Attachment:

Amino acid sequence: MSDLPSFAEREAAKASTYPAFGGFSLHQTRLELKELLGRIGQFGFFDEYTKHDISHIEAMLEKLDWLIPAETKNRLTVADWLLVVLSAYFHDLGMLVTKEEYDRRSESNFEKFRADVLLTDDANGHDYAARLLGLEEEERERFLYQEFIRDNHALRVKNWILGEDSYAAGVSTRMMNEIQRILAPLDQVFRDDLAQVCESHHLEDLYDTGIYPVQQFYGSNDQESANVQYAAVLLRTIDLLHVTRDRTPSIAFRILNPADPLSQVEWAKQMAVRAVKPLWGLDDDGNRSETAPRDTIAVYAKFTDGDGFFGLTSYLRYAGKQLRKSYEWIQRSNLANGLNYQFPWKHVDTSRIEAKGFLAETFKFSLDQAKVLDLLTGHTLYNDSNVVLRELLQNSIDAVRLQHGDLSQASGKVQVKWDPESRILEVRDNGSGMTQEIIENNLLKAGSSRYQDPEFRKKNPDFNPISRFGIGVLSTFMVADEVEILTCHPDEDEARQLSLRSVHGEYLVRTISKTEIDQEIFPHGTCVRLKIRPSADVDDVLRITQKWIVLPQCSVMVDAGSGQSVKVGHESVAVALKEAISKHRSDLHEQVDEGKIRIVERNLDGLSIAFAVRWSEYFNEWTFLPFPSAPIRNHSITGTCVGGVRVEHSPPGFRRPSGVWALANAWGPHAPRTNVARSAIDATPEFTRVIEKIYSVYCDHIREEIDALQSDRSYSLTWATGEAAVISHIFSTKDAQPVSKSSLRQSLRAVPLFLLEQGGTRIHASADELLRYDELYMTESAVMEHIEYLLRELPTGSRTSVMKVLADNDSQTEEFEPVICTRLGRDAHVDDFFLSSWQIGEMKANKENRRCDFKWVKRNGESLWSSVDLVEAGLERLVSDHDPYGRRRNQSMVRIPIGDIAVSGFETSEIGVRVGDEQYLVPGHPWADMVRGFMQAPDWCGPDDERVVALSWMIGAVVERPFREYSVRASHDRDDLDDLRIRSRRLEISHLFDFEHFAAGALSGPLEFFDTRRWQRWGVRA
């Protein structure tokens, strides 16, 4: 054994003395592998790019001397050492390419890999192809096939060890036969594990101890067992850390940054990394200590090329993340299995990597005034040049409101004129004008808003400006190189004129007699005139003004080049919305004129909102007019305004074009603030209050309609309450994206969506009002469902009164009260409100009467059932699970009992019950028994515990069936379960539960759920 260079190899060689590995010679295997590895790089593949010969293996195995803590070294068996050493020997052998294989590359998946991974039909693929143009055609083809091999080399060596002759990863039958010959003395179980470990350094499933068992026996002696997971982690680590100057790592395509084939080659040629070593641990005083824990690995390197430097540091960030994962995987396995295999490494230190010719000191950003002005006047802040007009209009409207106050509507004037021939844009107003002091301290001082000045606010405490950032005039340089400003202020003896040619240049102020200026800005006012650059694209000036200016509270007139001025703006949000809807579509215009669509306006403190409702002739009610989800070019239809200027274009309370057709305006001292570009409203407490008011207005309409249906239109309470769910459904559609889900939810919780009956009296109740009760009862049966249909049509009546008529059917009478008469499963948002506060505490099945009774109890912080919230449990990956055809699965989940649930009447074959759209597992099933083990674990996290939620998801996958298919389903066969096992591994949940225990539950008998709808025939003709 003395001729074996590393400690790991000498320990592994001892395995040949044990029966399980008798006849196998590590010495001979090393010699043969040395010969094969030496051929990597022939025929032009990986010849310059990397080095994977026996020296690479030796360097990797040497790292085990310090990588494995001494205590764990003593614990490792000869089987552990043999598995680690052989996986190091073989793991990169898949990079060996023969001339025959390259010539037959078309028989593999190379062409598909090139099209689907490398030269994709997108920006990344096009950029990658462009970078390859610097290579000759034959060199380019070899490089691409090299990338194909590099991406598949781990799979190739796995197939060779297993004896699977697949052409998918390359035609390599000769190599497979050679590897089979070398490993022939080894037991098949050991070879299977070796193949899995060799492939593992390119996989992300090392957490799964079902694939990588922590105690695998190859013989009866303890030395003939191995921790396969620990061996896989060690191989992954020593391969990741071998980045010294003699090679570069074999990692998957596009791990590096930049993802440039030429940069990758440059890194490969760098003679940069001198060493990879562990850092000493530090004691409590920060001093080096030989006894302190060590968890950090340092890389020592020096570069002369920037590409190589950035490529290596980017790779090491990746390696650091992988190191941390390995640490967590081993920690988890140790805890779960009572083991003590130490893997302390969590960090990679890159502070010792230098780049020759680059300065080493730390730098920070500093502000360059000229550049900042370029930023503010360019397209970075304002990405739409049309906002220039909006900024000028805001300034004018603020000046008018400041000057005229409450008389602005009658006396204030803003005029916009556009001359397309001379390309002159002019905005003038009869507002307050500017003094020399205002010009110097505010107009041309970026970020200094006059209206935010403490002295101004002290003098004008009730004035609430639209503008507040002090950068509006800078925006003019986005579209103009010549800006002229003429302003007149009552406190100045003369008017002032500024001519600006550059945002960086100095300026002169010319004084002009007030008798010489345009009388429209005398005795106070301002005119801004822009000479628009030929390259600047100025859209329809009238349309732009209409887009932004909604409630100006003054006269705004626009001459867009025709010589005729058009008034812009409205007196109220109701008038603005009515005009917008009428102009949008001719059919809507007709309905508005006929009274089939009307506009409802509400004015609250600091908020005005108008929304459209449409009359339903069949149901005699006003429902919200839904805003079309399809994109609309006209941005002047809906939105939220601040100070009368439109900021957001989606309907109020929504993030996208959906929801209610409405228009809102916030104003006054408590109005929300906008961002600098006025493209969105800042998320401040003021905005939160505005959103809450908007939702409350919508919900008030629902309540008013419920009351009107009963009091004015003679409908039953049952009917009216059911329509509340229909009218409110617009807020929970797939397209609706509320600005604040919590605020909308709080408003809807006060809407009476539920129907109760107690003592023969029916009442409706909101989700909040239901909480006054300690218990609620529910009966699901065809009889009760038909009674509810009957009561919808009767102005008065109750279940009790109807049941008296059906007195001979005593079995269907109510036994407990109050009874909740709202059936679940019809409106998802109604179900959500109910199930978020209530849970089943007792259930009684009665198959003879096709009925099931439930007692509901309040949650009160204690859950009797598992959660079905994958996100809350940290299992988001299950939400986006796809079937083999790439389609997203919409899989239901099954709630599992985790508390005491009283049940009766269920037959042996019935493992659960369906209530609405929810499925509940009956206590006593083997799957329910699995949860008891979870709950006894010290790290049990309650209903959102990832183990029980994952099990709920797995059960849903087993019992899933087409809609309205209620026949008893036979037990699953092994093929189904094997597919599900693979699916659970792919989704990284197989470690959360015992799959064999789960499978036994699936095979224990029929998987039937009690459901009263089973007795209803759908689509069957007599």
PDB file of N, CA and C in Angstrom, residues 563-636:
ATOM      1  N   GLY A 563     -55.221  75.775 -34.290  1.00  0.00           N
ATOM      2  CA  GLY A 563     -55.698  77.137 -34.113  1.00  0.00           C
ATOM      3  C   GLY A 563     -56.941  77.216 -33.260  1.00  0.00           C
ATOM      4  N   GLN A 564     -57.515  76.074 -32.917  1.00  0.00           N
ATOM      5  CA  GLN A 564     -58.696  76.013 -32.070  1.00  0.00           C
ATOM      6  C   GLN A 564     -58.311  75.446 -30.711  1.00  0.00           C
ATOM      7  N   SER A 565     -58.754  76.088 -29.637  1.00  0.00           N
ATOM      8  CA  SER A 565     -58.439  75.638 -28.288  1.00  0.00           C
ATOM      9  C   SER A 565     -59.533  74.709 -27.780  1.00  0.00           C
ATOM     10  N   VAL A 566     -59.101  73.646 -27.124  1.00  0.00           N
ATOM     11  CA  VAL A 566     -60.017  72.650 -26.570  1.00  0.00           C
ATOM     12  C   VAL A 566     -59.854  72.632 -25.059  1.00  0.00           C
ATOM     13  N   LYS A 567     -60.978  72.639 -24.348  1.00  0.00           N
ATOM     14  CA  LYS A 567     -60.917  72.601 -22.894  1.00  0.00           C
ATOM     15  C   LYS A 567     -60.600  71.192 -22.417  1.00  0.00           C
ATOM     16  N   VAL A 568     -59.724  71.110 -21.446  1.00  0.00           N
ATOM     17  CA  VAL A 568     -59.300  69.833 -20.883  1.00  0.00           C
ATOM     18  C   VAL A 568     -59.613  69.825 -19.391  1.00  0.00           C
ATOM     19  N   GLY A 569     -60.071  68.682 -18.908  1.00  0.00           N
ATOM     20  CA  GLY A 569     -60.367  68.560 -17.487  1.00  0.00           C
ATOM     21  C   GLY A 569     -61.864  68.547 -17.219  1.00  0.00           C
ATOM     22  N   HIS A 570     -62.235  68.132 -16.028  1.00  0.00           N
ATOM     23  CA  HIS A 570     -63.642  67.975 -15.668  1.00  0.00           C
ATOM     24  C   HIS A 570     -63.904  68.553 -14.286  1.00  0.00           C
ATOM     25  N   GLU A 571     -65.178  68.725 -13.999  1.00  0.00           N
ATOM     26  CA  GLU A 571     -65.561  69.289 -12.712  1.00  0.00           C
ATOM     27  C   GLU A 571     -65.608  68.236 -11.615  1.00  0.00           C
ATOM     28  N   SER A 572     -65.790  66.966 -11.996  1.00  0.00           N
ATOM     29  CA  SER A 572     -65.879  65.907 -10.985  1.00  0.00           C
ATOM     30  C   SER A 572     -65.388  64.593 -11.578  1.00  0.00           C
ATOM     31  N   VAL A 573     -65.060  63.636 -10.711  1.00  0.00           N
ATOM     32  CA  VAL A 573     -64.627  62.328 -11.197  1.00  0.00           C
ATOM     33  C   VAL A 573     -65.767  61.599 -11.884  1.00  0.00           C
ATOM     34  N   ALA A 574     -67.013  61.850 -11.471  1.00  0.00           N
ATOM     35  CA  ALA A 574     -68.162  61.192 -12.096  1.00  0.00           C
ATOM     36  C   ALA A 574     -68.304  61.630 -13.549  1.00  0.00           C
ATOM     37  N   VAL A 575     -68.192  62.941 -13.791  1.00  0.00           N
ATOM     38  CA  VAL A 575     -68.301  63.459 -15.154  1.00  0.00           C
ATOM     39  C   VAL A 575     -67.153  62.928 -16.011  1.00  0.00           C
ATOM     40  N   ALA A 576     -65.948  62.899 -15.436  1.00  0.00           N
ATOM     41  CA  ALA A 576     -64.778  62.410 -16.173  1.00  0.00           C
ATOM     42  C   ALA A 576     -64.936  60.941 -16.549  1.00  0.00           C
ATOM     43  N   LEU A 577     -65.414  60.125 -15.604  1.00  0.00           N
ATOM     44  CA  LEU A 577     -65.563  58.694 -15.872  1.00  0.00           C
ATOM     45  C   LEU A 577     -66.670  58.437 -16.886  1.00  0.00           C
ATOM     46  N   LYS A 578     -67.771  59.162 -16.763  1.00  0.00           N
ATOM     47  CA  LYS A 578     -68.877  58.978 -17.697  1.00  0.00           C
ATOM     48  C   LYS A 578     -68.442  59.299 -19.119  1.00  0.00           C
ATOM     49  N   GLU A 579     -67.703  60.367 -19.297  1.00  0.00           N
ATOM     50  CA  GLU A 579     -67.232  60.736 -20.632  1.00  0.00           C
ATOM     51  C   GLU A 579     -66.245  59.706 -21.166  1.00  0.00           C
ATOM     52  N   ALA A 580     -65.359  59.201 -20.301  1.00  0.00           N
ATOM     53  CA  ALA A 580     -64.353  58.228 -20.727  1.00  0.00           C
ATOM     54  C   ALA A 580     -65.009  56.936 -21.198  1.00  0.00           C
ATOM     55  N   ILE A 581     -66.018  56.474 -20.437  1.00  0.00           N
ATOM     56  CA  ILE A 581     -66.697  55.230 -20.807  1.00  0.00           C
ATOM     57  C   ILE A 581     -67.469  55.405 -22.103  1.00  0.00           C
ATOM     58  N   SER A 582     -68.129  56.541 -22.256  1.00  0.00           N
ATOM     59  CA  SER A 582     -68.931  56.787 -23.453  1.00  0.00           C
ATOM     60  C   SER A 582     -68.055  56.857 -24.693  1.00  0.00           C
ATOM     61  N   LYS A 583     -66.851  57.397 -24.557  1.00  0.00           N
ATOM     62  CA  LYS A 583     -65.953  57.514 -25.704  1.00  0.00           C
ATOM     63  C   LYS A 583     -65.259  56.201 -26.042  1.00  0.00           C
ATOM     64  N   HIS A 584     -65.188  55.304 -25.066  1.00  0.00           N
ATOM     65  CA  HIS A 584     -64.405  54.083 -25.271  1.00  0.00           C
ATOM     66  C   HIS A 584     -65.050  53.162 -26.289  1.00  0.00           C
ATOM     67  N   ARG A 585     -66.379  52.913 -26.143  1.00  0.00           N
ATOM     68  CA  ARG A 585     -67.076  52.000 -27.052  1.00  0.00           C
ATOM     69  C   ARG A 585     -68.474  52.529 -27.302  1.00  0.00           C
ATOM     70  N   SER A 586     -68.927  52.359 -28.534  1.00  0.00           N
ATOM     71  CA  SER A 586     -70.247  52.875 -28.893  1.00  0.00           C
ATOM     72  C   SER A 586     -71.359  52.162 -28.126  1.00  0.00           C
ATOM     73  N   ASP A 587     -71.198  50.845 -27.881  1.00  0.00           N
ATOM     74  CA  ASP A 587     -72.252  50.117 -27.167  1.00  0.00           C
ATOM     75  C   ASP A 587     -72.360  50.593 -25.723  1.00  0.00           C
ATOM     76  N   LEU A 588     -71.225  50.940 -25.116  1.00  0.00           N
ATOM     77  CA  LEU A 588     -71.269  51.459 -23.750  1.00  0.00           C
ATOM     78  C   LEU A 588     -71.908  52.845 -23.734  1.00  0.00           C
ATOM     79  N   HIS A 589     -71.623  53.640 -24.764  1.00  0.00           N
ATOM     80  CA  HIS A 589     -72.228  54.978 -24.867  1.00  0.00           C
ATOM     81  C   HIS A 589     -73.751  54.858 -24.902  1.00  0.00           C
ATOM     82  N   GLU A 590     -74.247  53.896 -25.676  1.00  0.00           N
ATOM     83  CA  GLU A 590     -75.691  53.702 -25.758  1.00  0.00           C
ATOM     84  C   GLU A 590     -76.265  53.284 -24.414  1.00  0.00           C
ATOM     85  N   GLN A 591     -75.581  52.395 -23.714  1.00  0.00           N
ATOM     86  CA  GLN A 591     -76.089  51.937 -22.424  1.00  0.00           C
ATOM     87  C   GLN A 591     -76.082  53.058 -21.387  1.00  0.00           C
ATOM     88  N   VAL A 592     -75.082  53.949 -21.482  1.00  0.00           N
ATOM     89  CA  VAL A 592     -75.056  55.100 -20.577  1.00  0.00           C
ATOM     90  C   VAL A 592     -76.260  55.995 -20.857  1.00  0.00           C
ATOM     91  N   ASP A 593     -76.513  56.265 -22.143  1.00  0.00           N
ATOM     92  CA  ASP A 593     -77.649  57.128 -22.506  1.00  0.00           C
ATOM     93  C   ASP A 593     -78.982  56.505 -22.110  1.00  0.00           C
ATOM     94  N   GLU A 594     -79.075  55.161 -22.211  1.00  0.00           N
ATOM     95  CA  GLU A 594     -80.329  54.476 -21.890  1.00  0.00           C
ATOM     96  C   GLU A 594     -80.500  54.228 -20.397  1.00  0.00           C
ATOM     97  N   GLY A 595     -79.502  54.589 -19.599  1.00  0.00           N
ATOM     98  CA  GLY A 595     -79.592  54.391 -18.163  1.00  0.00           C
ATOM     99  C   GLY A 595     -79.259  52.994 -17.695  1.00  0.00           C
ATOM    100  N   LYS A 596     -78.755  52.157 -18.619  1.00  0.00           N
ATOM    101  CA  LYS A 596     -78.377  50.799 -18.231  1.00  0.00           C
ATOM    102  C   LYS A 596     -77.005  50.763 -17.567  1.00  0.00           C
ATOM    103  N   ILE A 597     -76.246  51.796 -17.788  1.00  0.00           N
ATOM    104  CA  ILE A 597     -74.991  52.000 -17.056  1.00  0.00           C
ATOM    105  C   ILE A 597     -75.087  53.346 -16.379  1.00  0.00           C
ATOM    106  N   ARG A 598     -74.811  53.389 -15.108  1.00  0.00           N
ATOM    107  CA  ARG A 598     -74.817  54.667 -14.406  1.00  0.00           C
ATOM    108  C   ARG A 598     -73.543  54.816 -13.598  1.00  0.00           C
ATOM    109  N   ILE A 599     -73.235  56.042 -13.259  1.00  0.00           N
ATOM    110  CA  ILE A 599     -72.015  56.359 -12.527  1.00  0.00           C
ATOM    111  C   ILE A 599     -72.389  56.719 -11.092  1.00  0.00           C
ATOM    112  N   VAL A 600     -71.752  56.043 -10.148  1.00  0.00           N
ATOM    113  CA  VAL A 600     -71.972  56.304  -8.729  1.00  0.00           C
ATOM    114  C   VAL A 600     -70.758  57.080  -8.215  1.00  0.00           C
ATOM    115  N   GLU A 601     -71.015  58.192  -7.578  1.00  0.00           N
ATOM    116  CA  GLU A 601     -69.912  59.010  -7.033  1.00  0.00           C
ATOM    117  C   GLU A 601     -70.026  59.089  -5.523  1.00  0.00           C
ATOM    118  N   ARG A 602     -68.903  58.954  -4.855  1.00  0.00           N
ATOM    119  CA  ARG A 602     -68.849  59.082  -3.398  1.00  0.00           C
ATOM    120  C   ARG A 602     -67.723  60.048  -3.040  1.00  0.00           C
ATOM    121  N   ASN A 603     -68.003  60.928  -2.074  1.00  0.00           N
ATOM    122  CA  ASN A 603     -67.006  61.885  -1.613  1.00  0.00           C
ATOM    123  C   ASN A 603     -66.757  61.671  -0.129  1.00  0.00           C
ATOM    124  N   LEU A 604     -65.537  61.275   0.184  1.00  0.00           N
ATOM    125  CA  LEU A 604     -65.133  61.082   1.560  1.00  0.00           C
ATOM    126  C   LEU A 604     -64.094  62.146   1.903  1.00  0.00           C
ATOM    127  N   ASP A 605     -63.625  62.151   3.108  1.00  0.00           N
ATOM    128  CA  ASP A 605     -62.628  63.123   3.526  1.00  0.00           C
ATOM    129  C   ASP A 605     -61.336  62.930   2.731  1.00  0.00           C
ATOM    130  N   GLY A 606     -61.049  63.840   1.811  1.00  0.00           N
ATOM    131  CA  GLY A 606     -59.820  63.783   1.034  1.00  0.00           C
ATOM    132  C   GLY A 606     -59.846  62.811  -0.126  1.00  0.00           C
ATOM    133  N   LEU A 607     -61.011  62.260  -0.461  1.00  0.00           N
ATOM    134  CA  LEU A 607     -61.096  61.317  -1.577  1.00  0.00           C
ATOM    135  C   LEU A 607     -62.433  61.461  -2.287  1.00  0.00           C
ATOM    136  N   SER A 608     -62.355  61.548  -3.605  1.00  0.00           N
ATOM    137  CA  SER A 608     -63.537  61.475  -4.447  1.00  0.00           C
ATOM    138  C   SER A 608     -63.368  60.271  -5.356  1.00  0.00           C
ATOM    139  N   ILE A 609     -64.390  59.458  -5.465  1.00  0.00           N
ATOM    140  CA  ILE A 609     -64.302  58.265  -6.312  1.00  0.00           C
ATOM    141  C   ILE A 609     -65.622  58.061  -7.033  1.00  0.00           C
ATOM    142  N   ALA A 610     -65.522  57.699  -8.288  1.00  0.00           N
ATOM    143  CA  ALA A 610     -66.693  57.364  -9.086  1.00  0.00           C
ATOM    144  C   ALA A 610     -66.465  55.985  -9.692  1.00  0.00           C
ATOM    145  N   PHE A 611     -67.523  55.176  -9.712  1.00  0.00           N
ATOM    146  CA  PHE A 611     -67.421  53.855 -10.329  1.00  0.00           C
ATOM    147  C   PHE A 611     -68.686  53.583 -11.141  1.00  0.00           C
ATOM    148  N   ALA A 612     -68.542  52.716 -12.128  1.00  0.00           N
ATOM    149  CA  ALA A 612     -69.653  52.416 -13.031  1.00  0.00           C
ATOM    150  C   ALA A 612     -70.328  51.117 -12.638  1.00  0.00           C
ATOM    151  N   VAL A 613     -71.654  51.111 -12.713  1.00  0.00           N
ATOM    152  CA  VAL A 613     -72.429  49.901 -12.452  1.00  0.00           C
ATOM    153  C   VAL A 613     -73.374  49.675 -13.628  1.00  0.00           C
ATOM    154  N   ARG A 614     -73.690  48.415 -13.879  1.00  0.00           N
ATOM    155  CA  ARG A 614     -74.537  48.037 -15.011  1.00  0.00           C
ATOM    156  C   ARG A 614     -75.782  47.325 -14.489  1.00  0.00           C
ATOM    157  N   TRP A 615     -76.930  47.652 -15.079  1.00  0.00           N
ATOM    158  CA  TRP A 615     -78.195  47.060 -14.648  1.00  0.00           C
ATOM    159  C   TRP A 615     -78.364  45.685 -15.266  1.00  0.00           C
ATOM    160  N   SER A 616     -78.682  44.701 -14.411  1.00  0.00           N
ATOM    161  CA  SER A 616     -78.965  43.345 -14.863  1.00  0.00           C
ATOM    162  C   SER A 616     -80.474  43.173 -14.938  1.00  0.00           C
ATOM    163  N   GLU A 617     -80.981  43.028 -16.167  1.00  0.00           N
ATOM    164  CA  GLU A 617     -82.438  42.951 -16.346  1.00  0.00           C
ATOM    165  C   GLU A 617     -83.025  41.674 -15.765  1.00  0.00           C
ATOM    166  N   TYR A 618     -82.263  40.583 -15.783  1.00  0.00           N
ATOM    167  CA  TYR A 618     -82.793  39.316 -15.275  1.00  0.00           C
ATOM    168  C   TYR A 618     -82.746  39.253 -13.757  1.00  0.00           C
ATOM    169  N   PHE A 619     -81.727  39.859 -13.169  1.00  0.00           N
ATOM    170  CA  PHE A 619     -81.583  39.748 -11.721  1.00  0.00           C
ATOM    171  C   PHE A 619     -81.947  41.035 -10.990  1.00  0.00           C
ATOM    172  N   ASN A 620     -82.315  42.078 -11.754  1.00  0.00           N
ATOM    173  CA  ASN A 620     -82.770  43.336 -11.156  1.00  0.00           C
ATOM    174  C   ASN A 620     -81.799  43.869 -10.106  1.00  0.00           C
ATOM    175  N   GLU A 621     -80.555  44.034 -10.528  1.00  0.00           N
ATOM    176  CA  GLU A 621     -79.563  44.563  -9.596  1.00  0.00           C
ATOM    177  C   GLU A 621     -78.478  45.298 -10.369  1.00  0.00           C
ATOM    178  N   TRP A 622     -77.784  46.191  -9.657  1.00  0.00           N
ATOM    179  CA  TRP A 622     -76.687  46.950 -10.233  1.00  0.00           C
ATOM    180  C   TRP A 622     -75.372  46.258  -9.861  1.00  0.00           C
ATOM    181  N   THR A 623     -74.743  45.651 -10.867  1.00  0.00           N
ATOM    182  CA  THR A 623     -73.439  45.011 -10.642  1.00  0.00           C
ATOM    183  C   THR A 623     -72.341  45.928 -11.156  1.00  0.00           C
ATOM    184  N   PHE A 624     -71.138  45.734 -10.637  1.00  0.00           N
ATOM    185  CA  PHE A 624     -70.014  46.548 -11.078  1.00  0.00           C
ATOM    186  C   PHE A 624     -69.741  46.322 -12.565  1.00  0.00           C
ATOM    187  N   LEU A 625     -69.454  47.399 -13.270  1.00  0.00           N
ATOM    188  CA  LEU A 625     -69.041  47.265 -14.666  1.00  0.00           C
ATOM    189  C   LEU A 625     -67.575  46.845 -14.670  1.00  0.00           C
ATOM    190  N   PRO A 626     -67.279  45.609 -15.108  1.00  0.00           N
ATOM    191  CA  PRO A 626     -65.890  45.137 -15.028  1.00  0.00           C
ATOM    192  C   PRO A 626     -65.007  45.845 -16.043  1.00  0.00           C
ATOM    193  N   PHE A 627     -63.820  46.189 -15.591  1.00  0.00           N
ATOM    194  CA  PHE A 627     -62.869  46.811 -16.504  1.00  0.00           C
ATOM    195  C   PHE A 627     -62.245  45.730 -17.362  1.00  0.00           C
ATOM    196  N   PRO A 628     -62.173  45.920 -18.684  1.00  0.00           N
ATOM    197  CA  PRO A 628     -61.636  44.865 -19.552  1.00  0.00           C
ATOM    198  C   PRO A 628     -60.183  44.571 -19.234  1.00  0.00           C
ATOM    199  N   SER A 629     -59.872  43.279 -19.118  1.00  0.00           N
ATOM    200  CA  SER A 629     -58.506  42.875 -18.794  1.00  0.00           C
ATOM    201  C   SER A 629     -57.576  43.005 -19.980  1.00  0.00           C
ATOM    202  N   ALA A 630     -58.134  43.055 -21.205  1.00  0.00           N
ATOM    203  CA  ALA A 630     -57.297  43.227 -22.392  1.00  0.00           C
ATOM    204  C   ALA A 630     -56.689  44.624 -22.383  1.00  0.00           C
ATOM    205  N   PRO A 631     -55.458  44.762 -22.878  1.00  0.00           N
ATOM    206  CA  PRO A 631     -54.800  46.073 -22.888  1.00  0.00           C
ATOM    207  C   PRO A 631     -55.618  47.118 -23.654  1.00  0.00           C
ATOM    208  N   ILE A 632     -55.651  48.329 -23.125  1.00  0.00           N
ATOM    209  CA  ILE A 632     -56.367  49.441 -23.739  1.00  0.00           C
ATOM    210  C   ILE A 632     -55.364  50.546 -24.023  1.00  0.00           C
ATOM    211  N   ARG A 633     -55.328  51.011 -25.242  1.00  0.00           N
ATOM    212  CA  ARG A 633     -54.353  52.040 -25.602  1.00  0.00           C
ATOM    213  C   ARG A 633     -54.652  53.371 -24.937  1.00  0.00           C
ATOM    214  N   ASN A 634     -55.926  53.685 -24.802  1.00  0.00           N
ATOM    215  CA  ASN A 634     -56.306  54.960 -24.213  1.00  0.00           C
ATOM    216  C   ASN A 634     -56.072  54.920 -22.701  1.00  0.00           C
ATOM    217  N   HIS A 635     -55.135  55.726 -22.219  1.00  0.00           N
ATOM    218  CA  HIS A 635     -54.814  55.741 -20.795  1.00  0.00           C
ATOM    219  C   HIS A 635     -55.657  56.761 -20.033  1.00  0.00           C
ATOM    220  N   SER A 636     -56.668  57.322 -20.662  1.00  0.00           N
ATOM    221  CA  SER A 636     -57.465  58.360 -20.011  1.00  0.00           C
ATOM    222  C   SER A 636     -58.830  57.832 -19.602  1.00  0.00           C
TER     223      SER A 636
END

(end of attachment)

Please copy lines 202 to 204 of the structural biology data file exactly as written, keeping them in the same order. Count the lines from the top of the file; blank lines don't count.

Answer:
ATOM    199  N   SER A 629     -59.872  43.279 -19.118  1.00  0.00           N
ATOM    200  CA  SER A 629     -58.506  42.875 -18.794  1.00  0.00           C
ATOM    201  C   SER A 629     -57.576  43.005 -19.980  1.00  0.00           C